Second_Order_Spectra - Simulation of Second Order Spectra...

Info icon This preview shows pages 1–2. Sign up to view the full content.

View Full Document Right Arrow Icon
1 Simulation of Second Order Spectra Using SPINEVOLUTION Spring, 2010 Introduction Although we frequently assume that scalar couplings are small compared to the differences in resonance positions due to chemical shifts and analyze spectra in terms of idealized (first order) multiplet structures, this assumption is often violated. It is therefore useful to understand the effects that violation can have on spectra (second order effects). It is also useful to have tools that allow one to extract chemical shifts and coupling constants from spectra in which they cannot be measured directly from positions of multiplet peaks. There are many tools for doing this, including tools based on density matrix calculations (GAMMA, for example, S.A. Smith et. al, J. Magn. Reson.106A, 75- 105 (1994)). This particular approach has the advantage of being able to simultaneously simulate the effects of complex pulse sequences, evolution under various Hamiltonians, and spin relaxation. The program SPINEVOLUTION, which we will use in this exercise, falls in this general class of tools. SPINEVOLUTION was written by M.Veshtort and R.G.Griffin primarily with the intent of simulating a whole variety of complex NMR experiments, including solids NMR experiments, something in which the Griffin lab specializes. However, it will simulate simple second order 1D experiments and we will use this capability to illustrate some of the principles discussed in class. The published article describing the software is: J. Magn. Reson., 178 (2006) 248-282. There is a support website with examples and other information at: http://web.mit.edu/fbml/cmr/griffin-group/SPINEVOLUTION/index.htm Downloads for a variety of platforms are available at: http://web.mit.edu/fbml/cmr/griffin-group/SPINEVOLUTION/Download.htm SPINEVOLUTION is implemented through the command “spinev” followed by the name of a script containing a series of definitions and commands. The program would normally begin with an equilibrium density matrix, transform it according to a given pulse sequence, and extract observables from density matrices at various points of time in an observation domain. For X and Y magnetization this is presented as a list of real and imaginary pairs of numbers – essentially an FID.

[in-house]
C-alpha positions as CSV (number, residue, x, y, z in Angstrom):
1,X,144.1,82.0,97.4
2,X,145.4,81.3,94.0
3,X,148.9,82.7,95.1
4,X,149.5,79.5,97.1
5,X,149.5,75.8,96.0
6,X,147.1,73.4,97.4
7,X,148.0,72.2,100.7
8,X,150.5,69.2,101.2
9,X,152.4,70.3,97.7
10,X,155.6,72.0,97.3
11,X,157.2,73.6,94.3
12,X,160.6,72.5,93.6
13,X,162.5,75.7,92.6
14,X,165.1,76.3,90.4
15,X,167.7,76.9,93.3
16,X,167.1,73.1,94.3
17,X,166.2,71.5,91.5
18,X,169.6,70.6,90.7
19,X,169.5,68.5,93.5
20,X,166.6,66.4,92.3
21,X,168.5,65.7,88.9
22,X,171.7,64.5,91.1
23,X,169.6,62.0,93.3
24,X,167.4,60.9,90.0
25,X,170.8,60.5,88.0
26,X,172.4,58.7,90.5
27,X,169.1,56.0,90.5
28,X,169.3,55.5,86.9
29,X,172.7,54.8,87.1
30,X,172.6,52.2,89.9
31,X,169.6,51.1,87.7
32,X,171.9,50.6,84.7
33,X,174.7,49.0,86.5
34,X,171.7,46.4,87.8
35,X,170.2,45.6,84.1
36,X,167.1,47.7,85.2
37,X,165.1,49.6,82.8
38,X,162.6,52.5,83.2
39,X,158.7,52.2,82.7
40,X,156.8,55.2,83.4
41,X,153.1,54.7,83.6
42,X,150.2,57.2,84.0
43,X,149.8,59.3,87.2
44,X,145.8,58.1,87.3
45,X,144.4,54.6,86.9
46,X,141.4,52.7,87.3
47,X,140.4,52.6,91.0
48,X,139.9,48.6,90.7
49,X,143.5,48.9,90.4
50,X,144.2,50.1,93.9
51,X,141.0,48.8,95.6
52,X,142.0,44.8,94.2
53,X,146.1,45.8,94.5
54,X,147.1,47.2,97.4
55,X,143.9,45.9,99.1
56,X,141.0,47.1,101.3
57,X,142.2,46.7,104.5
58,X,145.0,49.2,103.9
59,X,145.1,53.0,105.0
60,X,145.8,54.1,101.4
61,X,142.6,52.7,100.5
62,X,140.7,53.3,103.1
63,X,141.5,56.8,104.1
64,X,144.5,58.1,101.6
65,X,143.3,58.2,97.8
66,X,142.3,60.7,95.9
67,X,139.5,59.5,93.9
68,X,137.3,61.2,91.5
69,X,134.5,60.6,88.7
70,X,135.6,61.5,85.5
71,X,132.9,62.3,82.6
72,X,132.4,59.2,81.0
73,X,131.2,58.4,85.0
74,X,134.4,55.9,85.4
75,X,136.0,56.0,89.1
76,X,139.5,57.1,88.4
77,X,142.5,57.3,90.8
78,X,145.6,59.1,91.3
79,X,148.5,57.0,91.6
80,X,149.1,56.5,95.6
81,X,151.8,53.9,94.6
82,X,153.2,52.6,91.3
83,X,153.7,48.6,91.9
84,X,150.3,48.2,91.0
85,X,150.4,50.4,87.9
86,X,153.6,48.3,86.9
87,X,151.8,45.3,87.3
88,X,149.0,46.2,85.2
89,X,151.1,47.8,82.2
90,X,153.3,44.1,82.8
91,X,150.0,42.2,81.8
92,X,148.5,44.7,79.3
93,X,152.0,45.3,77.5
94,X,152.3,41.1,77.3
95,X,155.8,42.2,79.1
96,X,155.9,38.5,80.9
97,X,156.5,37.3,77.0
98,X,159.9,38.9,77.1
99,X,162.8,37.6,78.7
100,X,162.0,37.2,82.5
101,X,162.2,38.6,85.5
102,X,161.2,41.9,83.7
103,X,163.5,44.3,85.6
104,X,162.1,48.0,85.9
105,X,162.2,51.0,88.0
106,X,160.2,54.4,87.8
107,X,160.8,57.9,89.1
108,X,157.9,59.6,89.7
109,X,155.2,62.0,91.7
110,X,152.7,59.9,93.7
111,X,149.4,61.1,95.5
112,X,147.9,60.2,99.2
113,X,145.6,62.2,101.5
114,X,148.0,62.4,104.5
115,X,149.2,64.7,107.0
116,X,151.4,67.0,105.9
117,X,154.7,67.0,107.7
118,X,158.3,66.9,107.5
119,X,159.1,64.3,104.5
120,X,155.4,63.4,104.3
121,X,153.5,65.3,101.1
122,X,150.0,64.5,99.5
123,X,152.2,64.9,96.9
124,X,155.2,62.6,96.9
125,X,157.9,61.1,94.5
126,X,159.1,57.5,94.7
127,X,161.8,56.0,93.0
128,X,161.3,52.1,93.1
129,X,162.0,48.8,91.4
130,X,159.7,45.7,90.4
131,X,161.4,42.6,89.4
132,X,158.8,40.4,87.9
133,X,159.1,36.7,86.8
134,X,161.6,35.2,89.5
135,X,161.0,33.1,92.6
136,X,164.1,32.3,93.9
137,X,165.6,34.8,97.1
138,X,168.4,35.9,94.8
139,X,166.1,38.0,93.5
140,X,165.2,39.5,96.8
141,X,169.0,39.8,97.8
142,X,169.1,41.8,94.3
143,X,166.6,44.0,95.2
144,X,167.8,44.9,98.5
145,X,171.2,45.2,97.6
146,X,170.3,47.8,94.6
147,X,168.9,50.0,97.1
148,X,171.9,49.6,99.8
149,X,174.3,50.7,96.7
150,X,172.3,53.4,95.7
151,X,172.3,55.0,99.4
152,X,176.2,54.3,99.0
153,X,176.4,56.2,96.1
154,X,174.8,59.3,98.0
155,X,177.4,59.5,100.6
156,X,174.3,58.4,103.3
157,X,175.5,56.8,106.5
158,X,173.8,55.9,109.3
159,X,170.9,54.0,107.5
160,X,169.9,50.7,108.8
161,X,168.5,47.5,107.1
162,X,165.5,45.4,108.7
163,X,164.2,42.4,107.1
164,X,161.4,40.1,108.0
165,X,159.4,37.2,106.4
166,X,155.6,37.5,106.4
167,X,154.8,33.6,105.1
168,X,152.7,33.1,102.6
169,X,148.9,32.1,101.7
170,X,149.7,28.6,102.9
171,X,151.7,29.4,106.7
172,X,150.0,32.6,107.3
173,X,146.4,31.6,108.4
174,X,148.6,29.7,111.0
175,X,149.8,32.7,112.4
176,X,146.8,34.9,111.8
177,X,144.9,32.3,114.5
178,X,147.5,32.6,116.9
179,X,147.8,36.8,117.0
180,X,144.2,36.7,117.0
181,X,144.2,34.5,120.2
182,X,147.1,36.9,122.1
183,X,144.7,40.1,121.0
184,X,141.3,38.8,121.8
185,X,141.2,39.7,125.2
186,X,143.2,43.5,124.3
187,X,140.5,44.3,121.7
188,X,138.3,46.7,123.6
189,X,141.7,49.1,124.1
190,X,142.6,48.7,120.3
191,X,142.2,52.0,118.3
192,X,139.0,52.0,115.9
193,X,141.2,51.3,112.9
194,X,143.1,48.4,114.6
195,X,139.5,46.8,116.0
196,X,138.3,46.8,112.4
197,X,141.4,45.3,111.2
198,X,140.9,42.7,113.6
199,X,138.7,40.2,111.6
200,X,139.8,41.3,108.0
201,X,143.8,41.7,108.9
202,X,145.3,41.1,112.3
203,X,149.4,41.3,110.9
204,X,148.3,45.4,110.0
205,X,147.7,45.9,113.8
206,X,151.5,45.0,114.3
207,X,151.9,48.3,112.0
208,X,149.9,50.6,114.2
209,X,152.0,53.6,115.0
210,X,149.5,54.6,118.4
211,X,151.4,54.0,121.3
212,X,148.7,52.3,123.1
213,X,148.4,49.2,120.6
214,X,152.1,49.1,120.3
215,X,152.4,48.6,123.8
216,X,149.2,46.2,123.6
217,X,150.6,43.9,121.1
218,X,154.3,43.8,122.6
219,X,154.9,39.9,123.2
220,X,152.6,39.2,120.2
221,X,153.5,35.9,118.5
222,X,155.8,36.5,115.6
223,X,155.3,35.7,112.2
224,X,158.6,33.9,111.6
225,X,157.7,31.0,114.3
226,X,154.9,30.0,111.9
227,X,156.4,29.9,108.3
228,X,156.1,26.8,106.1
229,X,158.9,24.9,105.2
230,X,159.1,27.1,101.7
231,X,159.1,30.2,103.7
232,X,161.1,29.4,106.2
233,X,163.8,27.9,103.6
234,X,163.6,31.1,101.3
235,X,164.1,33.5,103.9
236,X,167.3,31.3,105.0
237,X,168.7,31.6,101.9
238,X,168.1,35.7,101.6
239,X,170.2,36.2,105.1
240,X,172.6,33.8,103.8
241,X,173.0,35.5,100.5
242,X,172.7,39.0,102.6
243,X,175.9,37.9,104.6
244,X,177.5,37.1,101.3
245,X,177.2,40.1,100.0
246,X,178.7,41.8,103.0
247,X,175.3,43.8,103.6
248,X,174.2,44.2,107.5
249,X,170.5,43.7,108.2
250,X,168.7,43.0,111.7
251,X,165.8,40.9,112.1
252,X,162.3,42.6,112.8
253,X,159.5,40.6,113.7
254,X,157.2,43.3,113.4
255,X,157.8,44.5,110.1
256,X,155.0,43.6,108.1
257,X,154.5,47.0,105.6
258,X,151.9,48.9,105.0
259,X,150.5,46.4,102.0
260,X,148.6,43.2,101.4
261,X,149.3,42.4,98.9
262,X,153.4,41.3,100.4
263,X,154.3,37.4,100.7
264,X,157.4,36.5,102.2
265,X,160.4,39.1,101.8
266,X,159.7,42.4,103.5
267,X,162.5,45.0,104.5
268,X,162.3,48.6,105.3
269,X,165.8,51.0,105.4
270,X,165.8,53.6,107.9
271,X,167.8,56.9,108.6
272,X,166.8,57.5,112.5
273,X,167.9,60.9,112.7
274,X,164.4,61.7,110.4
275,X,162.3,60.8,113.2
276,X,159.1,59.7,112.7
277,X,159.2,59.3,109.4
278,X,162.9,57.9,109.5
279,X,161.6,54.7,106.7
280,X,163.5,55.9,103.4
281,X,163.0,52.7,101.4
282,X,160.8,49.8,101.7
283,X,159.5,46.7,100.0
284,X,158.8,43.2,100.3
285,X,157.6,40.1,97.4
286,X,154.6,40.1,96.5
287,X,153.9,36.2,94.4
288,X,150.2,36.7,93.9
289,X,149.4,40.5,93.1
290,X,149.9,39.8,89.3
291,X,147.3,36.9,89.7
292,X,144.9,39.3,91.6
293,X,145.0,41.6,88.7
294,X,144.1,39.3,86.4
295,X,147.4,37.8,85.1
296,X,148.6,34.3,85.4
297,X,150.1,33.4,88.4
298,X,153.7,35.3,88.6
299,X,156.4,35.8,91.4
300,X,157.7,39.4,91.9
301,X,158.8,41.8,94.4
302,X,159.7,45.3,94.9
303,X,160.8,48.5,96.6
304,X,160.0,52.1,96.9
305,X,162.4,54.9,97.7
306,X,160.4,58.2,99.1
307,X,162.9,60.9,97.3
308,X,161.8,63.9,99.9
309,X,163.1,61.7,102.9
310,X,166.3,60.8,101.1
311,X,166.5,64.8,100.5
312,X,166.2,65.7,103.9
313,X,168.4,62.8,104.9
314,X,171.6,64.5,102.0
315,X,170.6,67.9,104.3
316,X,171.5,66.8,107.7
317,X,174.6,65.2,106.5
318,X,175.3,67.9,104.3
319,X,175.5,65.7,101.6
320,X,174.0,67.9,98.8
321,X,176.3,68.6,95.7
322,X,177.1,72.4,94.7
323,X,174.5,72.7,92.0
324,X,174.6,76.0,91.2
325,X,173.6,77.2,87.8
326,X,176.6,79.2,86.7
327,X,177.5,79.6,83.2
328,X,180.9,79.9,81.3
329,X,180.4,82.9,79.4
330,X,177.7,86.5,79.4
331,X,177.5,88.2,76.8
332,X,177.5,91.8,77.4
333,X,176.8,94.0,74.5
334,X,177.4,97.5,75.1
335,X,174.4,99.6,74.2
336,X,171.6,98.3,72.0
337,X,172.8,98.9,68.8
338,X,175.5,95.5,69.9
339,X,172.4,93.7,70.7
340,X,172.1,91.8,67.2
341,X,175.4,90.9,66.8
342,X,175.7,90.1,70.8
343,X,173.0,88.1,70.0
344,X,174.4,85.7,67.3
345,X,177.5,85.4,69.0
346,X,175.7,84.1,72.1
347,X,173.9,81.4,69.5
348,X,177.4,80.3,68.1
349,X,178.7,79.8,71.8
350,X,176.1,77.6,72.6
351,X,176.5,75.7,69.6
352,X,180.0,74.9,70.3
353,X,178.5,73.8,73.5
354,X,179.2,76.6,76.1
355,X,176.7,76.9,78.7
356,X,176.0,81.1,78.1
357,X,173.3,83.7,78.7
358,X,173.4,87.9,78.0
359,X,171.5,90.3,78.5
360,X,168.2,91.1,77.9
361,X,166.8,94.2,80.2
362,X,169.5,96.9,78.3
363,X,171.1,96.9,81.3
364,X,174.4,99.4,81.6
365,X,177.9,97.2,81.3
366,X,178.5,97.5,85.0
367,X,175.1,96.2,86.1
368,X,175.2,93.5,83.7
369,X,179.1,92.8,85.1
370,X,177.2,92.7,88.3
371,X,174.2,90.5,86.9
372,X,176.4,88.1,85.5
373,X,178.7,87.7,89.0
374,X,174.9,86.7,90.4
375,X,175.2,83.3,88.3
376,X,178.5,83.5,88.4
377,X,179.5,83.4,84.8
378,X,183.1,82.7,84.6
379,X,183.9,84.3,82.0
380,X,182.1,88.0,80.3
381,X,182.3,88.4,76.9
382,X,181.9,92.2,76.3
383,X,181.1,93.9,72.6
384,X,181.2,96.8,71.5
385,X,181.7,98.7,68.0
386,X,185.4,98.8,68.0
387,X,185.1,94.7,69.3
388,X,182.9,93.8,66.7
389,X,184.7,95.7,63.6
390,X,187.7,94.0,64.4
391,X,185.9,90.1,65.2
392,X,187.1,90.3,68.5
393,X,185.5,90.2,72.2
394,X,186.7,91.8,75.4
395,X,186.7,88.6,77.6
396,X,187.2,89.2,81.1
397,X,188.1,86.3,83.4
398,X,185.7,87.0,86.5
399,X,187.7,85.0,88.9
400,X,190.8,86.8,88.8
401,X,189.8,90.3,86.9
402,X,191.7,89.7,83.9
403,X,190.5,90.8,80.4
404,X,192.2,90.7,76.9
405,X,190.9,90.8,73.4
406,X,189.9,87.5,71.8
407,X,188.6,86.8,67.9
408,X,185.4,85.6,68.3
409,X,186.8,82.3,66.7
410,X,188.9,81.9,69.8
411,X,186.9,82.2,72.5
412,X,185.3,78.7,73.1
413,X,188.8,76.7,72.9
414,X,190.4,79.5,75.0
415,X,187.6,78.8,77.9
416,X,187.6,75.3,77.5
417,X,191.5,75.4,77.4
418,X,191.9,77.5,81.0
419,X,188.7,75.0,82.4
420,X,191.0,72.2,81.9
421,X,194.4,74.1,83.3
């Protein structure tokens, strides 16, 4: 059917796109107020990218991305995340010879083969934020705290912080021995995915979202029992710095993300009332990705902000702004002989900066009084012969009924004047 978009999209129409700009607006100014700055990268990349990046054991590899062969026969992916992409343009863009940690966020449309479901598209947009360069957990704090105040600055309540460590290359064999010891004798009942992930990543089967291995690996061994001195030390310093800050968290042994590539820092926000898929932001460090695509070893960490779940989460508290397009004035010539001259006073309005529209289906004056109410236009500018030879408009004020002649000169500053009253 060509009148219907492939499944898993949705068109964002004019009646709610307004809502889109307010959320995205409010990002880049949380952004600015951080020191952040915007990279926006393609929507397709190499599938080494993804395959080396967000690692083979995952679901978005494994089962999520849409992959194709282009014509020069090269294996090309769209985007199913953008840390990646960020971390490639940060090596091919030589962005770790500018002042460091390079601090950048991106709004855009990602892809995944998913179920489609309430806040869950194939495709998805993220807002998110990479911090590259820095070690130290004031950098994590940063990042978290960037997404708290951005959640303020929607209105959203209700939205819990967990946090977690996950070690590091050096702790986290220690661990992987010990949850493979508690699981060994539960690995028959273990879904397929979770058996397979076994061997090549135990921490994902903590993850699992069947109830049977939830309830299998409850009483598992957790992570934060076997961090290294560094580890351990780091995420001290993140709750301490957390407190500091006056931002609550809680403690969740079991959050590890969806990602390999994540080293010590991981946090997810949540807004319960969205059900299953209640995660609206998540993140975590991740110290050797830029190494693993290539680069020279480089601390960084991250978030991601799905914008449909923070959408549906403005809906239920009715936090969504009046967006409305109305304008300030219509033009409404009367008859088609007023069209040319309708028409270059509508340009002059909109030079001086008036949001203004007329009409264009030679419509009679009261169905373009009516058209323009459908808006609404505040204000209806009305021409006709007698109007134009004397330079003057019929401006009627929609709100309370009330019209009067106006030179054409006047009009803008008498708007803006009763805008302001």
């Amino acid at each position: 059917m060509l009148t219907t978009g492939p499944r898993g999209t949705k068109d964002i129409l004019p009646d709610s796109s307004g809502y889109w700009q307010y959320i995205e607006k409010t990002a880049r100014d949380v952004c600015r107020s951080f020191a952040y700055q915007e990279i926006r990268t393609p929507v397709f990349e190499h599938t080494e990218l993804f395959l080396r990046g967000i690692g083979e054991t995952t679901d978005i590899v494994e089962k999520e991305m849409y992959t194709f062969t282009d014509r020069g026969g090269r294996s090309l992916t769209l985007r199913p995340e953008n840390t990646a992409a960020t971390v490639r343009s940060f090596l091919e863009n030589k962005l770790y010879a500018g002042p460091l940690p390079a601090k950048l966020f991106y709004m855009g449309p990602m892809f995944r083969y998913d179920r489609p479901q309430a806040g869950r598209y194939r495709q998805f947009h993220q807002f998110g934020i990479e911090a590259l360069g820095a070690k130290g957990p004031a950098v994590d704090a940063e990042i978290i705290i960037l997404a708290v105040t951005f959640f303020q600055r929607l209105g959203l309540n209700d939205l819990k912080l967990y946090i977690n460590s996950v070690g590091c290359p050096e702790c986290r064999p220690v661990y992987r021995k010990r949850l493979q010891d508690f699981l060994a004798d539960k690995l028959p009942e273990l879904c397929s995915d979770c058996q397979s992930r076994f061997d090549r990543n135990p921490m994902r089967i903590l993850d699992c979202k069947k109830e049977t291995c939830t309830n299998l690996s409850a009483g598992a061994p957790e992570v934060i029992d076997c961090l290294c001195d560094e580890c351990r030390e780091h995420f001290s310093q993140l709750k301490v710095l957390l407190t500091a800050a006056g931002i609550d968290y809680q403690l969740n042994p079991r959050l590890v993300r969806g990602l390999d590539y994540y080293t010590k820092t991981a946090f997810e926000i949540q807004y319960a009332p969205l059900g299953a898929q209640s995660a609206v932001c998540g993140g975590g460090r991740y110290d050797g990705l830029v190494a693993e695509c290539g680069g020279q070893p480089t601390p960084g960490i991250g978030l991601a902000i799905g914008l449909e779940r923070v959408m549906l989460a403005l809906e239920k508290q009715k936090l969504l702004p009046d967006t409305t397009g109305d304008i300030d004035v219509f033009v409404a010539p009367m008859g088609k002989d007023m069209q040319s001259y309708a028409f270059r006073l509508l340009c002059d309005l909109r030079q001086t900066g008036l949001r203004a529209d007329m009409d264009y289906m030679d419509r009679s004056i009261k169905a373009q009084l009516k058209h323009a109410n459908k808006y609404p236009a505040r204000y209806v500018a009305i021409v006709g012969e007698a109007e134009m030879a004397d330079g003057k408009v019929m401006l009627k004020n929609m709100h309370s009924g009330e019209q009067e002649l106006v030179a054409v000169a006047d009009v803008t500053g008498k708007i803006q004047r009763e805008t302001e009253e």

Image of page 1

Info iconThis preview has intentionally blurred sections. Sign up to view the full version.

View Full Document Right Arrow Icon
Image of page 2
This is the end of the preview. Sign up to access the rest of the document.

{[ snackBarMessage ]}

What students are saying

  • Left Quote Icon

    As a current student on this bumpy collegiate pathway, I stumbled upon Course Hero, where I can find study resources for nearly all my courses, get online help from tutors 24/7, and even share my old projects, papers, and lecture notes with other students.

    Student Picture

    Kiran Temple University Fox School of Business ‘17, Course Hero Intern

  • Left Quote Icon

    I cannot even describe how much Course Hero helped me this summer. It’s truly become something I can always rely on and help me. In the end, I was not only able to survive summer classes, but I was able to thrive thanks to Course Hero.

    Student Picture

    Dana University of Pennsylvania ‘17, Course Hero Intern

  • Left Quote Icon

    The ability to access any university’s resources through Course Hero proved invaluable in my case. I was behind on Tulane coursework and actually used UCLA’s materials to help me move forward and get everything together on time.

    Student Picture

    Jill Tulane University ‘16, Course Hero Intern